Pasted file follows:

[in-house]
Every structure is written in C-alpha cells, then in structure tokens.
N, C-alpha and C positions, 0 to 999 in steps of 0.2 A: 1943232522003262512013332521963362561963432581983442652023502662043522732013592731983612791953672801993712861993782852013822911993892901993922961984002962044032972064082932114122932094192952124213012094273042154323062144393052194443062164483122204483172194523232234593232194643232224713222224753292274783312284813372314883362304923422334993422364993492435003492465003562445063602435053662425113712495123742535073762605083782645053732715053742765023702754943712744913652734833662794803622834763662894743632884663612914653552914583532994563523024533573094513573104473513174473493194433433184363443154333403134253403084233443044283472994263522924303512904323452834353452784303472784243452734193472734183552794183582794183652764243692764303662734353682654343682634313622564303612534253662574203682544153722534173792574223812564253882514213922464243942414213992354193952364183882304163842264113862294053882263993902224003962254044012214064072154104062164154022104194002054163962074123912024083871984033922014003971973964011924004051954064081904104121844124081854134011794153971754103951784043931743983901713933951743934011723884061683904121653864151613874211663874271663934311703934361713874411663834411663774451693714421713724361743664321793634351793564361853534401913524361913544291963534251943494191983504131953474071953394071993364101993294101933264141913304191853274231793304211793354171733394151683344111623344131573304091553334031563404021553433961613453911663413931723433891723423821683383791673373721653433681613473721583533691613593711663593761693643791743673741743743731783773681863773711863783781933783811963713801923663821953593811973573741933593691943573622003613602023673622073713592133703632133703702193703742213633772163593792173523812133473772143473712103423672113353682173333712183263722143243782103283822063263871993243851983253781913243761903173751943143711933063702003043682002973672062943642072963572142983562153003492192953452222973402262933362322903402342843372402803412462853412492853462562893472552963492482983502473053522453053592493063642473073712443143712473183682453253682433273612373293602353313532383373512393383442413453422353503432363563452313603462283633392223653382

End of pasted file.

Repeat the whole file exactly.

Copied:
[in-house]
Every structure is written in C-alpha cells, then in structure tokens.
N, C-alpha and C positions, 0 to 999 in steps of 0.2 A: 1943232522003262512013332521963362561963432581983442652023502662043522732013592731983612791953672801993712861993782852013822911993892901993922961984002962044032972064082932114122932094192952124213012094273042154323062144393052194443062164483122204483172194523232234593232194643232224713222224753292274783312284813372314883362304923422334993422364993492435003492465003562445063602435053662425113712495123742535073762605083782645053732715053742765023702754943712744913652734833662794803622834763662894743632884663612914653552914583532994563523024533573094513573104473513174473493194433433184363443154333403134253403084233443044283472994263522924303512904323452834353452784303472784243452734193472734183552794183582794183652764243692764303662734353682654343682634313622564303612534253662574203682544153722534173792574223812564253882514213922464243942414213992354193952364183882304163842264113862294053882263993902224003962254044012214064072154104062164154022104194002054163962074123912024083871984033922014003971973964011924004051954064081904104121844124081854134011794153971754103951784043931743983901713933951743934011723884061683904121653864151613874211663874271663934311703934361713874411663834411663774451693714421713724361743664321793634351793564361853534401913524361913544291963534251943494191983504131953474071953394071993364101993294101933264141913304191853274231793304211793354171733394151683344111623344131573304091553334031563404021553433961613453911663413931723433891723423821683383791673373721653433681613473721583533691613593711663593761693643791743673741743743731783773681863773711863783781933783811963713801923663821953593811973573741933593691943573622003613602023673622073713592133703632133703702193703742213633772163593792173523812133473772143473712103423672113353682173333712183263722143243782103283822063263871993243851983253781913243761903173751943143711933063702003043682002973672062943642072963572142983562153003492192953452222973402262933362322903402342843372402803412462853412492853462562893472552963492482983502473053522453053592493063642473073712443143712473183682453253682433273612373293602353313532383373512393383442413453422353503432363563452313603462283633392223653382